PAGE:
In the mean time, offensively, the team was a real mess. The opposing pitcher was a foot taller than my daughter and had been pitching for years and she can throw about 10 miles an hour faster than my daughter. She was blowing through our batters, making them look like statues as the ball zipped past for strike after strike.

In the bottom of the third inning, after some errors, a LOT of walks, and some sagging shoulders, we told the kids that the runs just scored against them weren't important. That we just needed to have some fun and do our jobs and use our heads. We needed to score our first run of the season and then build on that.

Our first batter, the only girl on the team younger than my daughter, worked a walk and then my daughter came up to bat. She had zero hits all of last season. She always jumps out of the batter's box, even on strikes. She's just too timid. But not this time. On the first pitch, from the pitcher who had struck out our best hitters in three pitches, she swung the bat, made contact and reached first base safely. Her first hit in over a season! I was very proud of her. Not because she got the first RBI of the season. Not because she went on to steal a base and make two perfect slides. And not because she went out in the 4th inning and held the team under the run limit.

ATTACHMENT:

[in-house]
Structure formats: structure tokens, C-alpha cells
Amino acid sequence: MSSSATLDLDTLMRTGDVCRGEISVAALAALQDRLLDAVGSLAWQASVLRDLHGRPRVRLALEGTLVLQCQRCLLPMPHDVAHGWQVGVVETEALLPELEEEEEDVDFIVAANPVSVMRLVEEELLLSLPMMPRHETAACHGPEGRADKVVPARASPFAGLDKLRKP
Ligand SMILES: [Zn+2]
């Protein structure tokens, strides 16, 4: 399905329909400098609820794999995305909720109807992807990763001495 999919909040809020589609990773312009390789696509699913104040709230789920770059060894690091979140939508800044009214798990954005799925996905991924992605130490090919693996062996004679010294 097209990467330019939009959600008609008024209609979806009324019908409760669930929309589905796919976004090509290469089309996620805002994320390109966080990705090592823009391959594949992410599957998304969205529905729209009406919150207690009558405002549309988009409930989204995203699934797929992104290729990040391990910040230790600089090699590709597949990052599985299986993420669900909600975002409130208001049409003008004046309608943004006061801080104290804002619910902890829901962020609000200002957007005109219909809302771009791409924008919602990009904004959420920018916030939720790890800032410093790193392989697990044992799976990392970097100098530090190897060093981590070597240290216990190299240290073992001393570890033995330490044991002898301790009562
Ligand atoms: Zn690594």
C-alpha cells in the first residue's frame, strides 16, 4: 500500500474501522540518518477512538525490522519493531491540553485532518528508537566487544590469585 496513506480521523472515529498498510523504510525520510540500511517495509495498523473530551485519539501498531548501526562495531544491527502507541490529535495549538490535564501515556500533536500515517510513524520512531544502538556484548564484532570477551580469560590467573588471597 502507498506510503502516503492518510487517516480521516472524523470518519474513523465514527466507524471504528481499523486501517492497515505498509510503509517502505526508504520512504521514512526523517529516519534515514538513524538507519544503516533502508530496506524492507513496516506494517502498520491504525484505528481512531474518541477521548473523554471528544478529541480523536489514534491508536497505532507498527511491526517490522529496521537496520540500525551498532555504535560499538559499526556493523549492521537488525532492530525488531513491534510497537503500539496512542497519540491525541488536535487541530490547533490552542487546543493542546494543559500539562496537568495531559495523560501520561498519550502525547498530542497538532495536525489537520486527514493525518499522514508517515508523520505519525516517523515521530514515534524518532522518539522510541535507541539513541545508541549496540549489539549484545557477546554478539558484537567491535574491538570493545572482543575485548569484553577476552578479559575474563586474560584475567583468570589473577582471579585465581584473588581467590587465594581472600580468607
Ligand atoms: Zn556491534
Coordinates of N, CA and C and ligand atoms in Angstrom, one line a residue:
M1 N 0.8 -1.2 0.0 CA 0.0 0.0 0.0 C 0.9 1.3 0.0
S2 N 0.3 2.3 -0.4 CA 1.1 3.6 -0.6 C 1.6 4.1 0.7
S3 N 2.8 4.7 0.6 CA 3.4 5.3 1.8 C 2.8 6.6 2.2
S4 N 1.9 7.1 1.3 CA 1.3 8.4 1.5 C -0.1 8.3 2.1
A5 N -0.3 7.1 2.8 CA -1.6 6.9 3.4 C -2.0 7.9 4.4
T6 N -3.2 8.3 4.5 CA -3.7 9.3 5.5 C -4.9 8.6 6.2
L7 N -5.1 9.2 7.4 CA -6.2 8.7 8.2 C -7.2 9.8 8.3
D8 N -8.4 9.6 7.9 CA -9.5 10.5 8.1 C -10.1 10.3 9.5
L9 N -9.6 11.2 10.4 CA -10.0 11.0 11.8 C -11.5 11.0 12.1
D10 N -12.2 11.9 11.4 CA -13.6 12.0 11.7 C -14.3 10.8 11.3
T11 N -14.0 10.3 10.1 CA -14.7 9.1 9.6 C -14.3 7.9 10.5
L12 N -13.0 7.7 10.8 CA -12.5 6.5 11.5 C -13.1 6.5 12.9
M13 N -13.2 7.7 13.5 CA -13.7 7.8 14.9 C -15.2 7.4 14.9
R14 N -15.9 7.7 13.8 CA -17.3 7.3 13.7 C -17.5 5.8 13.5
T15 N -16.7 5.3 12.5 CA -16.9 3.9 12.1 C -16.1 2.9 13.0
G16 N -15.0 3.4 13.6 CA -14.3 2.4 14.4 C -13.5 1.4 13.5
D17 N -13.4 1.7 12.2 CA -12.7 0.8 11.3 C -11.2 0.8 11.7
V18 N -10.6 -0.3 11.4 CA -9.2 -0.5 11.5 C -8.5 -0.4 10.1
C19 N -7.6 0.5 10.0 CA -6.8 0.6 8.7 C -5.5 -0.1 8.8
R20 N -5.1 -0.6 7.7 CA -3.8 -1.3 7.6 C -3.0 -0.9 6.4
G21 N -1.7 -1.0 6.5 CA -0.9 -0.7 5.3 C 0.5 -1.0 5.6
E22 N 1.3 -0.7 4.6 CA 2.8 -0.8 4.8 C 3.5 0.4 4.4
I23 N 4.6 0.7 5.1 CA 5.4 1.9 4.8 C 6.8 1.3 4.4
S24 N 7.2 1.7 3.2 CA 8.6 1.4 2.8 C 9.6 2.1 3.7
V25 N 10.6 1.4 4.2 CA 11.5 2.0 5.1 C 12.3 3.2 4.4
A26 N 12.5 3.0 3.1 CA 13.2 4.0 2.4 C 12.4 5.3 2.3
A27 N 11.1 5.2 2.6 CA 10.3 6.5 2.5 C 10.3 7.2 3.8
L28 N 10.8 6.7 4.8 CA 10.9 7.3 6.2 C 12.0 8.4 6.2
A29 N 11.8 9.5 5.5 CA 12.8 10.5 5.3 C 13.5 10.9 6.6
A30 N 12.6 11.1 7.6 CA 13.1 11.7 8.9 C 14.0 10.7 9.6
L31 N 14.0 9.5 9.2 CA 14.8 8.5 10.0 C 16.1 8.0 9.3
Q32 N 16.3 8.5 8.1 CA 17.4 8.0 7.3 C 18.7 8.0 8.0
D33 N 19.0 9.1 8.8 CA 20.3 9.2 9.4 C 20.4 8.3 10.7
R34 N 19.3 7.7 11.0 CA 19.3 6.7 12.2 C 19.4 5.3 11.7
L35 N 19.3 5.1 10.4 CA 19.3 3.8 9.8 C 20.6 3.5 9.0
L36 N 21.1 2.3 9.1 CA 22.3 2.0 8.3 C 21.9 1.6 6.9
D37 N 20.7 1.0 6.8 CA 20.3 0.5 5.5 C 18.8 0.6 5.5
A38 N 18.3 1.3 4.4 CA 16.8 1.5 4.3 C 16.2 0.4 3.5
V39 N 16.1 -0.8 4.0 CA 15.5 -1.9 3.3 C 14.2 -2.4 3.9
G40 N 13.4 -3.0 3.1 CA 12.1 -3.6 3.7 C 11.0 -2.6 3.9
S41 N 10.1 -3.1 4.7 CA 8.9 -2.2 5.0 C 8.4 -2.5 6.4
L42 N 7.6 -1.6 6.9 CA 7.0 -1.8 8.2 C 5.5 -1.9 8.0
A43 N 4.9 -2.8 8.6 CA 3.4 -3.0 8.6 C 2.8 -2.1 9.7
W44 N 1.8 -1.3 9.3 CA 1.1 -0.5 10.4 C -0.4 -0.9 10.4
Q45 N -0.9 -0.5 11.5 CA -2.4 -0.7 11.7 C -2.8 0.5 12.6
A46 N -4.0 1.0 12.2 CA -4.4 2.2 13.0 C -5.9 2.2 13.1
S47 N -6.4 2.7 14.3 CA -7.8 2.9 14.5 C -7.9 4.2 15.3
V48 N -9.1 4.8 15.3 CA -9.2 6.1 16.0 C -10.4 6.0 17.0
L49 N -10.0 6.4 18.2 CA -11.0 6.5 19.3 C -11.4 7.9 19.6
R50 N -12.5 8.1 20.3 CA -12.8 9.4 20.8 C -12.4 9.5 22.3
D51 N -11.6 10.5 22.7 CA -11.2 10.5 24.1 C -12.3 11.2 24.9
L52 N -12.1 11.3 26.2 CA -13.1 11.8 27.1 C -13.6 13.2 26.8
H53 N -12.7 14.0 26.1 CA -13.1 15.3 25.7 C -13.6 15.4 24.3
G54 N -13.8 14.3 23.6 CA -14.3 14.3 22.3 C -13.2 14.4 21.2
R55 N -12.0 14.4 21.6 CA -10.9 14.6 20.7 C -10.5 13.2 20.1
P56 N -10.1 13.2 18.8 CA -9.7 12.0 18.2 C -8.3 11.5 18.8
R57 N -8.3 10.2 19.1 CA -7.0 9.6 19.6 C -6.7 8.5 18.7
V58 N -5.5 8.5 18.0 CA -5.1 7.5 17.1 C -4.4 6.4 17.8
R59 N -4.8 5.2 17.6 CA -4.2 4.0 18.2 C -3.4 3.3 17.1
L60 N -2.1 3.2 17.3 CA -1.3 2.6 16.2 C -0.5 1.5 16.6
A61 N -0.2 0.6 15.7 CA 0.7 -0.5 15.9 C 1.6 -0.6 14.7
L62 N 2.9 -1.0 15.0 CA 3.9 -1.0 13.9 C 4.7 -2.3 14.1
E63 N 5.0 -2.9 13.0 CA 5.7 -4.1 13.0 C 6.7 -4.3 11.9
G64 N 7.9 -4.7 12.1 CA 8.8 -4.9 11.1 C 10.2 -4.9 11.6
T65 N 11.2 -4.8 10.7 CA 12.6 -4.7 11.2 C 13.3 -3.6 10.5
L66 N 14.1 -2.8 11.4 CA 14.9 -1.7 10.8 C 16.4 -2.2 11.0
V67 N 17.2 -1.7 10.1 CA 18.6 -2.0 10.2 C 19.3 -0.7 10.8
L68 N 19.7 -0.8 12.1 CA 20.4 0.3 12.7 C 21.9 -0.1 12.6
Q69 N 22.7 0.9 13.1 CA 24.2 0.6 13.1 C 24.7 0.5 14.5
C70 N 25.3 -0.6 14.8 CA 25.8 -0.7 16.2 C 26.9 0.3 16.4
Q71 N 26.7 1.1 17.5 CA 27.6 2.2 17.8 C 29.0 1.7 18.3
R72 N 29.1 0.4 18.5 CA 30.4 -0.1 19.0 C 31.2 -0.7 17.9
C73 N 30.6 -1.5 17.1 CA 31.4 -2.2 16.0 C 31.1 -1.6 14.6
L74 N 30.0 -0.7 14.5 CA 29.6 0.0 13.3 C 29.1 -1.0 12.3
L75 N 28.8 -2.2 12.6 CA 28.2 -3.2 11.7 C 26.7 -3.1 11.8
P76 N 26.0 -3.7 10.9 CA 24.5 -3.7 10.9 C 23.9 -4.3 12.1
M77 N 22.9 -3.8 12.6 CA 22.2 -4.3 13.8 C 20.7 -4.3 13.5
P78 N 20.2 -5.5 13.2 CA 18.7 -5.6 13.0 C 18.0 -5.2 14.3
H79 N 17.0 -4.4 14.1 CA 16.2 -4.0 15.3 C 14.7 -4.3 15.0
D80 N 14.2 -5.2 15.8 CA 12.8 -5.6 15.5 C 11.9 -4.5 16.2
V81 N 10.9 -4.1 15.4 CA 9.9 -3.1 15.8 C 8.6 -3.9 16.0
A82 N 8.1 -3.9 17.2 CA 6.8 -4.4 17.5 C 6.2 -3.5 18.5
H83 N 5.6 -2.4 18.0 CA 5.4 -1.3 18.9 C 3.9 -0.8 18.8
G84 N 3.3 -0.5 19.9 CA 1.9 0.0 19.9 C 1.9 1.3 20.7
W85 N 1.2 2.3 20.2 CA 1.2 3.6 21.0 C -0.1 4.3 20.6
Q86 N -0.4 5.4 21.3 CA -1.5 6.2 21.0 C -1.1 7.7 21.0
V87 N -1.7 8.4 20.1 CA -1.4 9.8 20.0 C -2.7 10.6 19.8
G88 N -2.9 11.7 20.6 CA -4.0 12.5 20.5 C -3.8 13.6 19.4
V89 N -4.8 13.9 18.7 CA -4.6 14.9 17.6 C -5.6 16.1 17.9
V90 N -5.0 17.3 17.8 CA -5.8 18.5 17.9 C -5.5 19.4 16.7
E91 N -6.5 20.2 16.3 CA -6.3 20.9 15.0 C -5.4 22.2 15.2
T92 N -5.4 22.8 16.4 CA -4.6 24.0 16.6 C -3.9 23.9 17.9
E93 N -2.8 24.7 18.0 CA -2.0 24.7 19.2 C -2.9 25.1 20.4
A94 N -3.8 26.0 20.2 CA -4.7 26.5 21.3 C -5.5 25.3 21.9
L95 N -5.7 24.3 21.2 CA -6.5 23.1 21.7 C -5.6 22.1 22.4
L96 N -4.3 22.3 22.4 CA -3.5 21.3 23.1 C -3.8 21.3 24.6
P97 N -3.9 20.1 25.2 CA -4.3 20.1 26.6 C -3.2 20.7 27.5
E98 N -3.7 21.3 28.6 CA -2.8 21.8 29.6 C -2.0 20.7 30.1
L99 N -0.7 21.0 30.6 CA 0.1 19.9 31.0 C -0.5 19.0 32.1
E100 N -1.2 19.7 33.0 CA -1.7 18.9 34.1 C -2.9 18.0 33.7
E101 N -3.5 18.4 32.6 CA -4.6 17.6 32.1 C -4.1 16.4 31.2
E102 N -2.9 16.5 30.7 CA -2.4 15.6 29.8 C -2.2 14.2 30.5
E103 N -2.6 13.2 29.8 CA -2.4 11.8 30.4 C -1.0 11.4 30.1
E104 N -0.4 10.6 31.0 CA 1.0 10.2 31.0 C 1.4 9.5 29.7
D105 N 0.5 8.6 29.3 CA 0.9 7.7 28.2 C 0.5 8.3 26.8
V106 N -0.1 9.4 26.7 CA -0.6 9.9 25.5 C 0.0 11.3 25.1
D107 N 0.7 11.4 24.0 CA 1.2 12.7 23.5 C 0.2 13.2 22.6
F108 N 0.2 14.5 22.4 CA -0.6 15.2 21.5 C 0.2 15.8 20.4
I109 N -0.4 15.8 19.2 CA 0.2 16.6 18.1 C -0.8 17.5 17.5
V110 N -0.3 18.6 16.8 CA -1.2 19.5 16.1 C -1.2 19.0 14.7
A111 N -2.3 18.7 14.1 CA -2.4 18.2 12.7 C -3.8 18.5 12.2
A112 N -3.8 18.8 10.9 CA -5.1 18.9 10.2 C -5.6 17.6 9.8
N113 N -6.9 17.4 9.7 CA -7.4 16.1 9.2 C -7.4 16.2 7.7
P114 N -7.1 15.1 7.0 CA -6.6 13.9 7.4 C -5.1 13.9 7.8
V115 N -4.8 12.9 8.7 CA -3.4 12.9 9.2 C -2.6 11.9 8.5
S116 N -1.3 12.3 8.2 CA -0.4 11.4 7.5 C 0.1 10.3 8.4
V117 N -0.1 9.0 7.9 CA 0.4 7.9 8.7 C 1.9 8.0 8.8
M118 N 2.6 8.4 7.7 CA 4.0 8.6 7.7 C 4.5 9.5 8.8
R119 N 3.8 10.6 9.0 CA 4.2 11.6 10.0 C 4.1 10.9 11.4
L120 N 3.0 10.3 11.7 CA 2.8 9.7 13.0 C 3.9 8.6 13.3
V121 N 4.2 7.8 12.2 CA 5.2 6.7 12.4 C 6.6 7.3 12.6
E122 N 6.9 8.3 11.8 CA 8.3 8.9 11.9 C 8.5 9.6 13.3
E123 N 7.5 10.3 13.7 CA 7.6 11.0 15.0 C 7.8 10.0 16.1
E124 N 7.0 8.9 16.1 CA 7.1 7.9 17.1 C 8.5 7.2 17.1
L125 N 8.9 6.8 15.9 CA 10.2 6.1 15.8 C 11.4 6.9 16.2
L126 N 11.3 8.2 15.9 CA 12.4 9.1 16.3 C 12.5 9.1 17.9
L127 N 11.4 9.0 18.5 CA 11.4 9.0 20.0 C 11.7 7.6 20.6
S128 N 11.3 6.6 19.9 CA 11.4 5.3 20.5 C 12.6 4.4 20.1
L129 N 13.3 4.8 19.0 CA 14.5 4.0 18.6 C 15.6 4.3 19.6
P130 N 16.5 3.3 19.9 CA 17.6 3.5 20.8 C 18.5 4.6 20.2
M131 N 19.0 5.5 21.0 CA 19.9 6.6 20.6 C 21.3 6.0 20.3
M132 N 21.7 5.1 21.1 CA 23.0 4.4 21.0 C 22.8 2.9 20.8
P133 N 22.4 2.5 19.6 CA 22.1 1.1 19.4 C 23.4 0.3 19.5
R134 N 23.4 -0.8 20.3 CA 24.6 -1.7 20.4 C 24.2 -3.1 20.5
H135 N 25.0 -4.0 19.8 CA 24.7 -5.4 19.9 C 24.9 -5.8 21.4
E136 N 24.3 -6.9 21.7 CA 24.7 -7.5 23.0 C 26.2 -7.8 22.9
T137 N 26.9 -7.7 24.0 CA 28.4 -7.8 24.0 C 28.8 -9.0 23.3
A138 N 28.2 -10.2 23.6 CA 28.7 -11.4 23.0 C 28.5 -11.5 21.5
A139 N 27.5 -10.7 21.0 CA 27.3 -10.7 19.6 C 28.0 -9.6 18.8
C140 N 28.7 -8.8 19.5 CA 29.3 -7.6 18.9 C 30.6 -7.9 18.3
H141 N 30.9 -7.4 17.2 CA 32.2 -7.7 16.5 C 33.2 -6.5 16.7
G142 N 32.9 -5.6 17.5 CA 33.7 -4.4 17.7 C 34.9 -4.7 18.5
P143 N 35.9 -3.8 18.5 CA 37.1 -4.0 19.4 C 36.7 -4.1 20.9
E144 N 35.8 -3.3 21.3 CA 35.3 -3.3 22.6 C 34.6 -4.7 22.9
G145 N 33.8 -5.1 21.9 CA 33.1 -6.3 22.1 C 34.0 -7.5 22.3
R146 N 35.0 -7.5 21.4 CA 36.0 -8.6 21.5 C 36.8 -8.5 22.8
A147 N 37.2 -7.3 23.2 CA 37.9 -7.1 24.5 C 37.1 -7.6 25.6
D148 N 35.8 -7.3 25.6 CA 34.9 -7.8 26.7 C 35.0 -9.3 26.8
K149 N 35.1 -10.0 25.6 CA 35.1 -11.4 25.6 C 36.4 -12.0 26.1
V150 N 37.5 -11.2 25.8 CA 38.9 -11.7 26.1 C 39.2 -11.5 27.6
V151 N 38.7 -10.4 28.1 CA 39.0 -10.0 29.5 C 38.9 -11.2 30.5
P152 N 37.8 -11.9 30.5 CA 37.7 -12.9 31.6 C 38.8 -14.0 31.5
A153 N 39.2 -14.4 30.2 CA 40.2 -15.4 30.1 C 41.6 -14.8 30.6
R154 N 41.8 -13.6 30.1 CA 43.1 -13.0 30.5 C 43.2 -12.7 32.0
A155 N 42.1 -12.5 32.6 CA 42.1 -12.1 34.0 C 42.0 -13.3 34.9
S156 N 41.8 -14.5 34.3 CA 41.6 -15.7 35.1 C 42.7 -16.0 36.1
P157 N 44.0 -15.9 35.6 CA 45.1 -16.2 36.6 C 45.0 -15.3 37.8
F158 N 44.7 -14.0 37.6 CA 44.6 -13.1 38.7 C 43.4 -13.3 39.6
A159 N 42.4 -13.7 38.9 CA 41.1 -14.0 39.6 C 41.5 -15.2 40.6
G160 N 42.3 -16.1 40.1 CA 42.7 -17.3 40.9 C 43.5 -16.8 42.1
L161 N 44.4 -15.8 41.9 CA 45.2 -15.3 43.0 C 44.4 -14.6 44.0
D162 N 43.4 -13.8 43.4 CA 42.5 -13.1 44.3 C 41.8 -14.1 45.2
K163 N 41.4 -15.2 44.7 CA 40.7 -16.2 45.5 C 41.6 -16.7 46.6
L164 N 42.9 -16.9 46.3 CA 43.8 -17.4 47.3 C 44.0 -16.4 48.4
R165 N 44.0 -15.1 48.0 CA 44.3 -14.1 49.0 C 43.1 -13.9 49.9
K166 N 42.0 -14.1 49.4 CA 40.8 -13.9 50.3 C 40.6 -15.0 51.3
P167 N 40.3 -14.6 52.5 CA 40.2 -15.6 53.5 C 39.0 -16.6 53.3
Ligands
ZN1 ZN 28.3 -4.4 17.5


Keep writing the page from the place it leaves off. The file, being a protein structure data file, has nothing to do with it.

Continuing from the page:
I was, am, so proud of her because she didn't quit. She didn't give up when it would have been just so easy. No one expected her to be successful. No one expected her to swing the bat or get a hit or steal third with a beautiful slide.

She gutted it out. Gutted out the 18 runs she gave up. Gutted out the impatience of the infield, the throwing errors she and her teammates made. She gutted it out, end to end, and earned some respect. Not bad for a super shy 11 year old.

Looks like she'll be the sole pitcher again in a month or so. We better get practicing!

Tuesday, February 15, 2011

The Cringes

Today I found myself cringing again. I can't help it. Every time I look at my "to do" list, I see that one item that makes me cringe. That item that causes me to shy away and look for other things to do.

"Finish Jute 3"

Three oh-so innocent words. Heck, that's really just two words and a number. Eleven characters and two spaces. Weak.

And yet I can't even think about them without feeling uncomfortable. It's the kind of uncomfortable that I feel when I'm in an awkward situation.